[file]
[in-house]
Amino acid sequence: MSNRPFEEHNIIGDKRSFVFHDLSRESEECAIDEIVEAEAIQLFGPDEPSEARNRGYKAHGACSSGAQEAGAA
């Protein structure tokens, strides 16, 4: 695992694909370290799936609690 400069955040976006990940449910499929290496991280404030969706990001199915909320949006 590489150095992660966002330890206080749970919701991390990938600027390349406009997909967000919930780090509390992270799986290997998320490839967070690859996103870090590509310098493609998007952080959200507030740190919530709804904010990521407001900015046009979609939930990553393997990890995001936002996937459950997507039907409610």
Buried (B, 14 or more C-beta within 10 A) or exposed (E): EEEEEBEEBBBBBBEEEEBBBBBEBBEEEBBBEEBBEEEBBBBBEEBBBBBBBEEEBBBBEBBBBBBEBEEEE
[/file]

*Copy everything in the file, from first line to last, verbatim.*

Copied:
[in-house]
Amino acid sequence: MSNRPFEEHNIIGDKRSFVFHDLSRESEECAIDEIVEAEAIQLFGPDEPSEARNRGYKAHGACSSGAQEAGAA
């Protein structure tokens, strides 16, 4: 695992694909370290799936609690 400069955040976006990940449910499929290496991280404030969706990001199915909320949006 590489150095992660966002330890206080749970919701991390990938600027390349406009997909967000919930780090509390992270799986290997998320490839967070690859996103870090590509310098493609998007952080959200507030740190919530709804904010990521407001900015046009979609939930990553393997990890995001936002996937459950997507039907409610």
Buried (B, 14 or more C-beta within 10 A) or exposed (E): EEEEEBEEBBBBBBEEEEBBBBBEBBEEEBBBEEBBEEEBBBBBEEBBBBBBBEEEBBBBEBBBBBBEBEEEE